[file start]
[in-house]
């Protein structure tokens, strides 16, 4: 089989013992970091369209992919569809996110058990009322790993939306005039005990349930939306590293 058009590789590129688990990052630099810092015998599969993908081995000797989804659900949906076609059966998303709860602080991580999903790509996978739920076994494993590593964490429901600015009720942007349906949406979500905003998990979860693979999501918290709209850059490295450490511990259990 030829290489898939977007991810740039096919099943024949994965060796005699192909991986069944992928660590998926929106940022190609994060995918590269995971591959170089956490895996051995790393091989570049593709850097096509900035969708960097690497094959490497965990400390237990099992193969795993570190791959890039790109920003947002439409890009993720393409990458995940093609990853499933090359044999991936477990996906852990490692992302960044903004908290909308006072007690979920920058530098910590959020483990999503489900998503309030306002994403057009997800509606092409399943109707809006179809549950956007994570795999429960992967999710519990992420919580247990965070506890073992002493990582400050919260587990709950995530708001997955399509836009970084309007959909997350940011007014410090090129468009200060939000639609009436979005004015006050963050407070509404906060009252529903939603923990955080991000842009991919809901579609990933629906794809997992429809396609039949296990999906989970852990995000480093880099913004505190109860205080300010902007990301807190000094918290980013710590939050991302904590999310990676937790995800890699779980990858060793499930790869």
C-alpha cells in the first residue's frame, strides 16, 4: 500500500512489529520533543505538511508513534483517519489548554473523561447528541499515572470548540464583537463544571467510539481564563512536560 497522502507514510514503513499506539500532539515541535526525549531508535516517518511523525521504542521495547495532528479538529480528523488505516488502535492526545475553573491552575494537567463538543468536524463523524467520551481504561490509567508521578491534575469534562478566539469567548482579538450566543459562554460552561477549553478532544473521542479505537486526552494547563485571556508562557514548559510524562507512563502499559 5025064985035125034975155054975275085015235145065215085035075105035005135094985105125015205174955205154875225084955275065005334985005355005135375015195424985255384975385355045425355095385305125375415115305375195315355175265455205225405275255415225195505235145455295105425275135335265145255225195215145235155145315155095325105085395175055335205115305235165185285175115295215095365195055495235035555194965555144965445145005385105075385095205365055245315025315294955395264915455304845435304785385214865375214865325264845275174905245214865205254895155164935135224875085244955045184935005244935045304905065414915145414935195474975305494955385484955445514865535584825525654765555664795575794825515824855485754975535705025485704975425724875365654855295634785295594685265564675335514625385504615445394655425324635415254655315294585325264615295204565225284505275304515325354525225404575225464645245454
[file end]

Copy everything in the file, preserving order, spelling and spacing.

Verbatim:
[in-house]
């Protein structure tokens, strides 16, 4: 089989013992970091369209992919569809996110058990009322790993939306005039005990349930939306590293 058009590789590129688990990052630099810092015998599969993908081995000797989804659900949906076609059966998303709860602080991580999903790509996978739920076994494993590593964490429901600015009720942007349906949406979500905003998990979860693979999501918290709209850059490295450490511990259990 030829290489898939977007991810740039096919099943024949994965060796005699192909991986069944992928660590998926929106940022190609994060995918590269995971591959170089956490895996051995790393091989570049593709850097096509900035969708960097690497094959490497965990400390237990099992193969795993570190791959890039790109920003947002439409890009993720393409990458995940093609990853499933090359044999991936477990996906852990490692992302960044903004908290909308006072007690979920920058530098910590959020483990999503489900998503309030306002994403057009997800509606092409399943109707809006179809549950956007994570795999429960992967999710519990992420919580247990965070506890073992002493990582400050919260587990709950995530708001997955399509836009970084309007959909997350940011007014410090090129468009200060939000639609009436979005004015006050963050407070509404906060009252529903939603923990955080991000842009991919809901579609990933629906794809997992429809396609039949296990999906989970852990995000480093880099913004505190109860205080300010902007990301807190000094918290980013710590939050991302904590999310990676937790995800890699779980990858060793499930790869």
C-alpha cells in the first residue's frame, strides 16, 4: 500500500512489529520533543505538511508513534483517519489548554473523561447528541499515572470548540464583537463544571467510539481564563512536560 497522502507514510514503513499506539500532539515541535526525549531508535516517518511523525521504542521495547495532528479538529480528523488505516488502535492526545475553573491552575494537567463538543468536524463523524467520551481504561490509567508521578491534575469534562478566539469567548482579538450566543459562554460552561477549553478532544473521542479505537486526552494547563485571556508562557514548559510524562507512563502499559 5025064985035125034975155054975275085015235145065215085035075105035005135094985105125015205174955205154875225084955275065005334985005355005135375015195424985255384975385355045425355095385305125375415115305375195315355175265455205225405275255415225195505235145455295105425275135335265145255225195215145235155145315155095325105085395175055335205115305235165185285175115295215095365195055495235035555194965555144965445145005385105075385095205365055245315025315294955395264915455304845435304785385214865375214865325264845275174905245214865205254895155164935135224875085244955045184935005244935045304905065414915145414935195474975305494955385484955445514865535584825525654765555664795575794825515824855485754975535705025485704975425724875365654855295634785295594685265564675335514625385504615445394655425324635415254655315294585325264615295204565225284505275304515325354525225404575225464645245454